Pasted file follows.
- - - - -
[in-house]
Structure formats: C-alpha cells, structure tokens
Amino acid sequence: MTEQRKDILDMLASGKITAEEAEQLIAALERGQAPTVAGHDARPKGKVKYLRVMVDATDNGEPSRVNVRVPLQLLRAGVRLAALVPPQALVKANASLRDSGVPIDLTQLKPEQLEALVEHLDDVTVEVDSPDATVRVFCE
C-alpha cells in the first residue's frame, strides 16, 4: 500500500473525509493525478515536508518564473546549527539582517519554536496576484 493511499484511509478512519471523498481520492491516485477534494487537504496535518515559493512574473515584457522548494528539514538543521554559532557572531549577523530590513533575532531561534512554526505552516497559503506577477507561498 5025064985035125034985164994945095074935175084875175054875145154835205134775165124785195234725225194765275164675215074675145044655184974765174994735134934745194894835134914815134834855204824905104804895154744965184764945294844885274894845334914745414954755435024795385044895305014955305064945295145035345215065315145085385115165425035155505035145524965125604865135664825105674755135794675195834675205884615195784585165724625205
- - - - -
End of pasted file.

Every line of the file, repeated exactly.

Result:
[in-house]
Structure formats: C-alpha cells, structure tokens
Amino acid sequence: MTEQRKDILDMLASGKITAEEAEQLIAALERGQAPTVAGHDARPKGKVKYLRVMVDATDNGEPSRVNVRVPLQLLRAGVRLAALVPPQALVKANASLRDSGVPIDLTQLKPEQLEALVEHLDDVTVEVDSPDATVRVFCE
C-alpha cells in the first residue's frame, strides 16, 4: 500500500473525509493525478515536508518564473546549527539582517519554536496576484 493511499484511509478512519471523498481520492491516485477534494487537504496535518515559493512574473515584457522548494528539514538543521554559532557572531549577523530590513533575532531561534512554526505552516497559503506577477507561498 5025064985035125034985164994945095074935175084875175054875145154835205134775165124785195234725225194765275164675215074675145044655184974765174994735134934745194894835134914815134834855204824905104804895154744965184764945294844885274894845334914745414954755435024795385044895305014955305064945295145035345215065315145085385115165425035155505035145524965125604865135664825105674755135794675195834675205884615195784585165724625205